But the third one on Paris was very enjoyable. You can still catch it on ABC iView.
There was one long section in which he goes exploring under the city in the catacombs created by quarrying, and it made me realise I must still be capable of claustrophobia.
I once had a moderate attack of it while on a tour of some caves near Canberra. One section involved a narrow corkscrew type staircase, where the head height was pretty low, and it was while in this tight corner that the line of people ahead of me stopped, presumably while some goose ahead was admiring a particularly nice stalactite or something. There were people backed up behind me too, and it was this feeling of being stuck and being unable to move forward or backward in a space so confined that I couldn't even stand straight that suddenly made me feel panicky. I don't think I said anything, or maybe I did ask the people ahead of me if they could keep moving, but my heartbeat definitely rose and it felt a like a sinking feeling in the stomach. The line did start to move again soon enough, and I was able to complete the tour, as the cave opened up again a short time later. But I really wanted to get out as quickly as I could without making a scene.
This all came as a bit of a surprise to me, and for a couple of years later I was a little worried that it might come again in some other context. Would a aircraft make me feel like I have to rush to the door to open it at 30,000 feet? I did get a little worried on a couple of flights, but maybe it was worry about what would happen if I did get the claustrophobic feeling, rather than claustrophobia itself. Fortunately, that passed pretty soon, and long haul flights have not worried me since.
It made me feel a bit disappointed that maybe I was never cut out to be an astronaut after all, as per my childhood daydreams. (All capsules prior to the shuttle were an incredibly tight squeeze, and claustrophobia is something for which the astronauts are still definitely tested *.)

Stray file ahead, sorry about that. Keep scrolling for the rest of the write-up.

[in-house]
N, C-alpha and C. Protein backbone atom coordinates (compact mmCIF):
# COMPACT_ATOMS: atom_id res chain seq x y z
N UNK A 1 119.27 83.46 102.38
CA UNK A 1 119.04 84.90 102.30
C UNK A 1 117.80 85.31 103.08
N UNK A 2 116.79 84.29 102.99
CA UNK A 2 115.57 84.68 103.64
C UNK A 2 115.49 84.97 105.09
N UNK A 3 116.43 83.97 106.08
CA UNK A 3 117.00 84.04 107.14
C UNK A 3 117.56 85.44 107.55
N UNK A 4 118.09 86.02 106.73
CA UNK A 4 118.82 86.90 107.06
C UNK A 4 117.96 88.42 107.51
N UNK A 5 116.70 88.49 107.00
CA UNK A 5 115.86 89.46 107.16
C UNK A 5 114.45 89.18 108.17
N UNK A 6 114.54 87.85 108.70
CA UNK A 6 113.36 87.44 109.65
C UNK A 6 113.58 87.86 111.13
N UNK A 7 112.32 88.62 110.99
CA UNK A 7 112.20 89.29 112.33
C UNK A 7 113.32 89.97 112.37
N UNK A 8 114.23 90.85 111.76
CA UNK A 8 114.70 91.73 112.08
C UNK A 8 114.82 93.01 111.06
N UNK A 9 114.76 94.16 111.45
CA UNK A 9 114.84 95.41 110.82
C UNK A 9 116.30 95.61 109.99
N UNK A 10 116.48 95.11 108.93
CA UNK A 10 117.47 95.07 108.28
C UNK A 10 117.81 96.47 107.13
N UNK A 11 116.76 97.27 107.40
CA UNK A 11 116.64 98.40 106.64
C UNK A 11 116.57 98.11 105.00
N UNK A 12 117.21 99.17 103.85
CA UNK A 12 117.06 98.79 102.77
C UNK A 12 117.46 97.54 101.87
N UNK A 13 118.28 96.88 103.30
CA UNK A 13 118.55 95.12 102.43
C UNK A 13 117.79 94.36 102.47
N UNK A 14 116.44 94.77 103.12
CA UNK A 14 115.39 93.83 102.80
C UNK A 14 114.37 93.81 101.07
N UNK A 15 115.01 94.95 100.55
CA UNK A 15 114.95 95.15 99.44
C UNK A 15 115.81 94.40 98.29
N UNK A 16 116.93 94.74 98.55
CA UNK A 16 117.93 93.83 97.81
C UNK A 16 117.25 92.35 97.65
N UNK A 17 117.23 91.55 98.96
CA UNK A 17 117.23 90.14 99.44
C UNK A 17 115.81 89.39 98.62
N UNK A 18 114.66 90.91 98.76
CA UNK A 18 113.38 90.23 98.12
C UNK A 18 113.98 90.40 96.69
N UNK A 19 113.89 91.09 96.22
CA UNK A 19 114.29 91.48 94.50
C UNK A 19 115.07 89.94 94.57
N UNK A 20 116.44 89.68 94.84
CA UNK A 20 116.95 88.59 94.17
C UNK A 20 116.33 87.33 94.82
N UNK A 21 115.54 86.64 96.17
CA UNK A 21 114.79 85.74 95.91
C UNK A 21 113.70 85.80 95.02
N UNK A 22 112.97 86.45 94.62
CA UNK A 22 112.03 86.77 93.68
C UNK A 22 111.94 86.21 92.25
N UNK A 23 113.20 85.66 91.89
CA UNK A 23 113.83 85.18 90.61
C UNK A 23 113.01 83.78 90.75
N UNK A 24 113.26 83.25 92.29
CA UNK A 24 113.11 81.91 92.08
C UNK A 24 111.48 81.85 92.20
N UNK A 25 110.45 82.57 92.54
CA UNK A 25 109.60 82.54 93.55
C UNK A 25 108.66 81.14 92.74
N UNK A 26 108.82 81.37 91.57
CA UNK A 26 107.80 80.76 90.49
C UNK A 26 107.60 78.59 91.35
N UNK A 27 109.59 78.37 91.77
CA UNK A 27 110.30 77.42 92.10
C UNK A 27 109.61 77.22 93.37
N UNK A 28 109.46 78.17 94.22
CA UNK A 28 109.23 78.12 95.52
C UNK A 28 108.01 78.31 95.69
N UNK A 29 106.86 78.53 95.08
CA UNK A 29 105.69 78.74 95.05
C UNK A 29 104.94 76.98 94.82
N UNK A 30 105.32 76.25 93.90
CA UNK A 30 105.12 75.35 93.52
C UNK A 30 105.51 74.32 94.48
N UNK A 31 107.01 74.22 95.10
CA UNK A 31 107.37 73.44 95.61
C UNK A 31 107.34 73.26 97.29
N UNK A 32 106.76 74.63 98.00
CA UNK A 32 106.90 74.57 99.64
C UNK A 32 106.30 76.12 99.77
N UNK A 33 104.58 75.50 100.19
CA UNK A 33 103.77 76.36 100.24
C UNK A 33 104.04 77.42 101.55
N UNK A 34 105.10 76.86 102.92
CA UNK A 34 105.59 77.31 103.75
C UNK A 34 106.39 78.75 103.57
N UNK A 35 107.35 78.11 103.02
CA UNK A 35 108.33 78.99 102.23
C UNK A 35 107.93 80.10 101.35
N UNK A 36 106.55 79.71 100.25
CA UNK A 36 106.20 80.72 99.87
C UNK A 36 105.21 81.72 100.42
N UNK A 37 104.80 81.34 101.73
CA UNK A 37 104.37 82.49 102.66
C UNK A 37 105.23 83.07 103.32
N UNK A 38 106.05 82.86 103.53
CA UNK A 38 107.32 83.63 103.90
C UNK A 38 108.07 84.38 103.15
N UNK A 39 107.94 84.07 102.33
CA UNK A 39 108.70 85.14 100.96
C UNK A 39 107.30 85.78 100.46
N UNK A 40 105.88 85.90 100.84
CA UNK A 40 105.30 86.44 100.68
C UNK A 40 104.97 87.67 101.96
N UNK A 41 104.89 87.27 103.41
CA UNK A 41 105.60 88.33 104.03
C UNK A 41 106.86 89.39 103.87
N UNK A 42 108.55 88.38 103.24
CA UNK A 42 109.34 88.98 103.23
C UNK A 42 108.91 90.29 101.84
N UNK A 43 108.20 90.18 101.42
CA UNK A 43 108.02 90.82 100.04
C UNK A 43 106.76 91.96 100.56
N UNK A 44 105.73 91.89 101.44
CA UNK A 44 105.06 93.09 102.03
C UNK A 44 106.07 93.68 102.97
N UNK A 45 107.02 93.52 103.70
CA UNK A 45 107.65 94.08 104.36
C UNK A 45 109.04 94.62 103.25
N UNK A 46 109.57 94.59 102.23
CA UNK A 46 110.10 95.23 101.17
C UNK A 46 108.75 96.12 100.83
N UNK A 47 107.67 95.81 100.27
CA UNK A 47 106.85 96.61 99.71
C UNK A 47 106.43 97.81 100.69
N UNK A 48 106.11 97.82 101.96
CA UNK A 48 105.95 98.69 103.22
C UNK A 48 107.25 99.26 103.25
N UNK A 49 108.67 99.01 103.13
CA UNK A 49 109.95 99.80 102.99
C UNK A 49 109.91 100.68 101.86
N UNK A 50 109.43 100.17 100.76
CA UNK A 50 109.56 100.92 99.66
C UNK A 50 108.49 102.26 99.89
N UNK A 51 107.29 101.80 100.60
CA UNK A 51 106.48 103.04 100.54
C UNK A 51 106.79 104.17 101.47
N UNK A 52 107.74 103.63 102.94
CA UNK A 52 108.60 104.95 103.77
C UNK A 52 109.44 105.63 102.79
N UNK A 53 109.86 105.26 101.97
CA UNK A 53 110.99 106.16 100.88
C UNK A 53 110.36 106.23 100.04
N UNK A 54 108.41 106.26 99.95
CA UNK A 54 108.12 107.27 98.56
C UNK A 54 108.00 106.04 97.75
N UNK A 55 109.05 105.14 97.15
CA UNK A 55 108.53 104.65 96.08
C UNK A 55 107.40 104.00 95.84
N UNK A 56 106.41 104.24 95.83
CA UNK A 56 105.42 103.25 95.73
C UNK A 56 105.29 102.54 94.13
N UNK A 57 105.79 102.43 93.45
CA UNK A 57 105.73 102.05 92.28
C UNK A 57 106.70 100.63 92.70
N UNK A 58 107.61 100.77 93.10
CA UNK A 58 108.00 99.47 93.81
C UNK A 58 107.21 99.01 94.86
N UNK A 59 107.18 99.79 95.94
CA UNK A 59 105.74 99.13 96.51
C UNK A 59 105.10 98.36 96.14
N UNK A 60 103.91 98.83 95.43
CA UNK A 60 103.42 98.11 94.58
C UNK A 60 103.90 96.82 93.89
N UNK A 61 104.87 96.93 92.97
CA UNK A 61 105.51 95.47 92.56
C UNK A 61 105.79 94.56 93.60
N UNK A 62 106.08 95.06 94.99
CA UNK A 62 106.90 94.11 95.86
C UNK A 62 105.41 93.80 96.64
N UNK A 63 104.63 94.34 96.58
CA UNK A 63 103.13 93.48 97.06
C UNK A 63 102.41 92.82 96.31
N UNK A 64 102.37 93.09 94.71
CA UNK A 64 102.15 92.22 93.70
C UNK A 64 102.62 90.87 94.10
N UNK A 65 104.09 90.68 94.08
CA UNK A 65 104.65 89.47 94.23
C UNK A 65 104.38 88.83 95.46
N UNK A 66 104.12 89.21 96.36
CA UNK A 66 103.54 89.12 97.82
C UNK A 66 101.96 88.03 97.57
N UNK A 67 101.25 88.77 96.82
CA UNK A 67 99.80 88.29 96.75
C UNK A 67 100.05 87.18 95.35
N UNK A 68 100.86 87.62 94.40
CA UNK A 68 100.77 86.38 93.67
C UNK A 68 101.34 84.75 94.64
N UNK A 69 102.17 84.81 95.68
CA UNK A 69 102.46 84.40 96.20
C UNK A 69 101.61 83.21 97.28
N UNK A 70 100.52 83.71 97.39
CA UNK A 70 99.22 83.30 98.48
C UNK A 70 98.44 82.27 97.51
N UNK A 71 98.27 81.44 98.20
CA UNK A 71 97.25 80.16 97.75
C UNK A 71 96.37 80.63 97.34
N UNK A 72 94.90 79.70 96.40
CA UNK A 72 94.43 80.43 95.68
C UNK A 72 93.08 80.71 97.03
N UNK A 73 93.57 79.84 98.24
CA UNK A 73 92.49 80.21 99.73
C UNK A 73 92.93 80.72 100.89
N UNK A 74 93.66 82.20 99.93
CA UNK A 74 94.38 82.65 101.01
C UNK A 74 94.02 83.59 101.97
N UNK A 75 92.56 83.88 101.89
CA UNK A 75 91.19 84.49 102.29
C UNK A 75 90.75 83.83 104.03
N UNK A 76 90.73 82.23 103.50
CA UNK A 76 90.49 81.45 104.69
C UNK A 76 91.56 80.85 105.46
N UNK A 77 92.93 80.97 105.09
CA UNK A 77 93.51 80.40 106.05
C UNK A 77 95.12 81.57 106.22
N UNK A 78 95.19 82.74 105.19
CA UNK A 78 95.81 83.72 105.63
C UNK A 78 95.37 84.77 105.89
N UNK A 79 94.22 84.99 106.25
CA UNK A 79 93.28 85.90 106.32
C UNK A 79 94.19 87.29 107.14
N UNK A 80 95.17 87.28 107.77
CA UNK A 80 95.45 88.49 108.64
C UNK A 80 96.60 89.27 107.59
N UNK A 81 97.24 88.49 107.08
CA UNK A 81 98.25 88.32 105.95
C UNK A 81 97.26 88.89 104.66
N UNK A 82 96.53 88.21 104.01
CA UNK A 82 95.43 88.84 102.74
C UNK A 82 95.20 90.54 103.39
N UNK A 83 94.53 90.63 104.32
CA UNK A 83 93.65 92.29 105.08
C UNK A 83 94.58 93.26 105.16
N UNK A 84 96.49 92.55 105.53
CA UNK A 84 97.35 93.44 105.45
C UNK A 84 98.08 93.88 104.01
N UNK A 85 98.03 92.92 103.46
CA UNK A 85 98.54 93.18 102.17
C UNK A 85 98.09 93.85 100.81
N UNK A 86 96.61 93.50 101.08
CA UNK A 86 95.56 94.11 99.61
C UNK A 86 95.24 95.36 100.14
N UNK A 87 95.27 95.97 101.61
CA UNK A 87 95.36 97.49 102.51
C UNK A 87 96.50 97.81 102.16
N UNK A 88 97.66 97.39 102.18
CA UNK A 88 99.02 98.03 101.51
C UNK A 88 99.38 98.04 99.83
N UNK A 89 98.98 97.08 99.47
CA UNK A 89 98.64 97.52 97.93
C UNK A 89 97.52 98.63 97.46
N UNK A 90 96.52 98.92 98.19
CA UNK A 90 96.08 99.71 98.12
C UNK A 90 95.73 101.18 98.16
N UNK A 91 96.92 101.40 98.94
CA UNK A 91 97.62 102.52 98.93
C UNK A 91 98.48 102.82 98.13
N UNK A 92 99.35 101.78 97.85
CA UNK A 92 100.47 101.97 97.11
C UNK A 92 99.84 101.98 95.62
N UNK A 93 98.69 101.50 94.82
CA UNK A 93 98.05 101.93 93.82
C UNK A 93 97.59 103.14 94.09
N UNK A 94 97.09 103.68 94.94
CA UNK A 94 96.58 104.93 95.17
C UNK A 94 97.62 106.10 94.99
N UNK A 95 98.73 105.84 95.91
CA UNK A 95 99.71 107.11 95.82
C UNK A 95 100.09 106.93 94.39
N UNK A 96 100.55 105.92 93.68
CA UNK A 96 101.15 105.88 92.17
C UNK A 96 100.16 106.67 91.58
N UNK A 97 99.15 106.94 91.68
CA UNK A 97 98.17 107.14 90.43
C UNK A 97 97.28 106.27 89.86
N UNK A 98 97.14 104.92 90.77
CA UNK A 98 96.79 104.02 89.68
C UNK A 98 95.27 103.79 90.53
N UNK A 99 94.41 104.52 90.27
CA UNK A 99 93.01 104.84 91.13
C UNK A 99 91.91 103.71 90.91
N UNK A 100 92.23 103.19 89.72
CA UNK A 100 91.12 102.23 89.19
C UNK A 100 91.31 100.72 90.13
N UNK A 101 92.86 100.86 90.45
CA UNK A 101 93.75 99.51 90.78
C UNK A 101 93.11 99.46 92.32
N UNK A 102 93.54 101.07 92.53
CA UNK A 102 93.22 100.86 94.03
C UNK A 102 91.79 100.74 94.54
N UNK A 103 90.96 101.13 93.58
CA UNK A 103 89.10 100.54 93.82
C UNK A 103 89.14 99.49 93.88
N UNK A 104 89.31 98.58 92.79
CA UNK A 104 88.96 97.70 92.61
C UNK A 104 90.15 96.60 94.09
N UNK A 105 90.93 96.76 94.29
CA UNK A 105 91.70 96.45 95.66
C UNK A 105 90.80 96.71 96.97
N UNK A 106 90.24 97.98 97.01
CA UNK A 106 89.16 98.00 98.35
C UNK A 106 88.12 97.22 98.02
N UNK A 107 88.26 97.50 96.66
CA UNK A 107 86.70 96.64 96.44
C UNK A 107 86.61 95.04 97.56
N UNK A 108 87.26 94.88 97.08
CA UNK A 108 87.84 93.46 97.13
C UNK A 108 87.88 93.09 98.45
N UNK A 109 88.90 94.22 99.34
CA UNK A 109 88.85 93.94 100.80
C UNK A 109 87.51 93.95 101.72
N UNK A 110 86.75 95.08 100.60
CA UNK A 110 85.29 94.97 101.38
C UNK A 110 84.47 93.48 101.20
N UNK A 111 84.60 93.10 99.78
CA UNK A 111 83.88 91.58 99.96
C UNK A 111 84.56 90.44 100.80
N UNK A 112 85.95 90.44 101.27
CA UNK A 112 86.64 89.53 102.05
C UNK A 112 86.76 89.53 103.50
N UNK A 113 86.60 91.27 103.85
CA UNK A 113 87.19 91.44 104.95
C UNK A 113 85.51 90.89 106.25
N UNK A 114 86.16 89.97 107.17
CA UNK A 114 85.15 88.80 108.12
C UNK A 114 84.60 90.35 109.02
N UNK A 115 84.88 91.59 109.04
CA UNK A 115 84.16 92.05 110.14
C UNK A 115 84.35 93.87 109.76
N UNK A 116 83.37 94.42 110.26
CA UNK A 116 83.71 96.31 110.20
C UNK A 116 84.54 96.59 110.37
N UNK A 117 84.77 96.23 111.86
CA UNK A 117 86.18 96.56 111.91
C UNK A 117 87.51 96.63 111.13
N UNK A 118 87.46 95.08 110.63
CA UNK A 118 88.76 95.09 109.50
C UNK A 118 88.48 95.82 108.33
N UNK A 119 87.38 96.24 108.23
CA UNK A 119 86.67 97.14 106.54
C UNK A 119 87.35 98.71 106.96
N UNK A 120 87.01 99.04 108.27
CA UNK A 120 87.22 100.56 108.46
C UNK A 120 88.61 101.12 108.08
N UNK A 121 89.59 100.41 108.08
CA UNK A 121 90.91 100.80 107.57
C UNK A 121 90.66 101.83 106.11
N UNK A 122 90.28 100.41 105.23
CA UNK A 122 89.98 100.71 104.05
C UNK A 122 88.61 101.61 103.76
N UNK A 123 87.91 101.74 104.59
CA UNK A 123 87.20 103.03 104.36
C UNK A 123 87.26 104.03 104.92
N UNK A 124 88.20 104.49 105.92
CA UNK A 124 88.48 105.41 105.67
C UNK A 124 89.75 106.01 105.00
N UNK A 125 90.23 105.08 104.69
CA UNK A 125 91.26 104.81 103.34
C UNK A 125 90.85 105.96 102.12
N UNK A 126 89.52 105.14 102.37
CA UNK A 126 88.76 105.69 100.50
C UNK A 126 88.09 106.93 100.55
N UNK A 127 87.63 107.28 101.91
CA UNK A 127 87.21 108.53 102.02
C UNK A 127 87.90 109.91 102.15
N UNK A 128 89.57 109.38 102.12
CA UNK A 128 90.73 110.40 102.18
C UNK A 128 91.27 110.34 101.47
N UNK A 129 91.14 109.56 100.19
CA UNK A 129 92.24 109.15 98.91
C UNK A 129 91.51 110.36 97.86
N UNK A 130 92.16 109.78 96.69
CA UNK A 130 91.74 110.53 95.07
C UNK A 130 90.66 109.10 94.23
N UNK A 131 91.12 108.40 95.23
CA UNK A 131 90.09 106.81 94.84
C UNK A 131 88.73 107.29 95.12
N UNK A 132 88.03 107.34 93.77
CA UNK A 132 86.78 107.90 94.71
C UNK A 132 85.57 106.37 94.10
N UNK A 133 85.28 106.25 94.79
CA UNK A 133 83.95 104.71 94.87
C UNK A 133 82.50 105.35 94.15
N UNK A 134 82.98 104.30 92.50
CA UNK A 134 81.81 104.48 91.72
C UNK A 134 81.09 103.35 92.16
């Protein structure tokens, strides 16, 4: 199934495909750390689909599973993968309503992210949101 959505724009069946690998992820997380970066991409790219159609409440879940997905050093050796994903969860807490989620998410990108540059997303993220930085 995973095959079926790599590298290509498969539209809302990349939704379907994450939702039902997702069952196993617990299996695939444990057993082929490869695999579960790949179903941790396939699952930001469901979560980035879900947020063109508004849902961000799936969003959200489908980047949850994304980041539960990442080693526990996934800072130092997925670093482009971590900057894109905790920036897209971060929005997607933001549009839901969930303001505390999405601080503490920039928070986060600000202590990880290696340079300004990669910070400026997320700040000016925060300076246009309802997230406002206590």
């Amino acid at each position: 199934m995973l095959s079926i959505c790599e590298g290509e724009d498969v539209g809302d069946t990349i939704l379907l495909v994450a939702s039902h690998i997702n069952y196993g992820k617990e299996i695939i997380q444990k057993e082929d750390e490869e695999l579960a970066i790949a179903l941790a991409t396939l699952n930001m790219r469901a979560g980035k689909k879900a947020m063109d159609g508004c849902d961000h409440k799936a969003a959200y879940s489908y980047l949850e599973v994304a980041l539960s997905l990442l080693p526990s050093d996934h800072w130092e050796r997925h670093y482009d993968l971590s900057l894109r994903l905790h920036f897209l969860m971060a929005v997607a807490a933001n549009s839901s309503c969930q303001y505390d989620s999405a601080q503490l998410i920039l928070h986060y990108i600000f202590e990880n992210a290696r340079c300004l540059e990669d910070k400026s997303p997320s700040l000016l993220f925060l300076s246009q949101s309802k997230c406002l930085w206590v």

Anyhow, years later I did visit the Jenolan Caves, which I had been to as a boy with no trouble. I took a couple of tours and was OK; as long as there is plenty of headroom, I can get through it.
But last night, watching Griff wriggle down a hole that was the link between two underground tunnels gave me an instant reminder of the sensation of claustrophobia. It's been a while since I have felt that, but I think some other shows about cave explorers have reignited the feeling too.
For the same reason, I don't like to imaginatively put myself in the position of those Beaconsfield miners who survived the mine collapse in such a small space. Not that you would ever find me seeking work as a miner underground, but re-visiting in your mind a claustrophobic feeling is almost certainly not a good way to hope to avoid the feeling in the real world again..
For those who have worse attacks of it than me, it must feel very bad indeed.
* One site talking about being an astronaut as a career writes:
Astronauts-in-training participate in scenarios that simulate weightlessness, heavy gravity (excessive G-forces) and navigate nature's call in an unbroachable interstellar suit. Intensive psychological screening, required of all applicants, is supposed to weed out those with claustrophobia, but one or two are discovered annually in the program and dismissed.
Another article, talking about civilians who may be taking flights into space, writes this:
Jeff Feige, CEO of Orbital Outfitters, a commercial spacesuit developer, said that the training they envision for the use of their suits will range from basic classroom familiarization to simulated pressurization of suit and emergency egress from the vehicle while wearing the suit. Something as simple as testing putting on the suit can be useful for identifying people who have claustrophobia, he said. “A lot of people don’t realize they’re claustrophobic until that helmet is locked and they’re told they can’t take if off. And then all of a sudden they realize they are feeling a little uncomfortable and this isn’t exactly what they had expected.”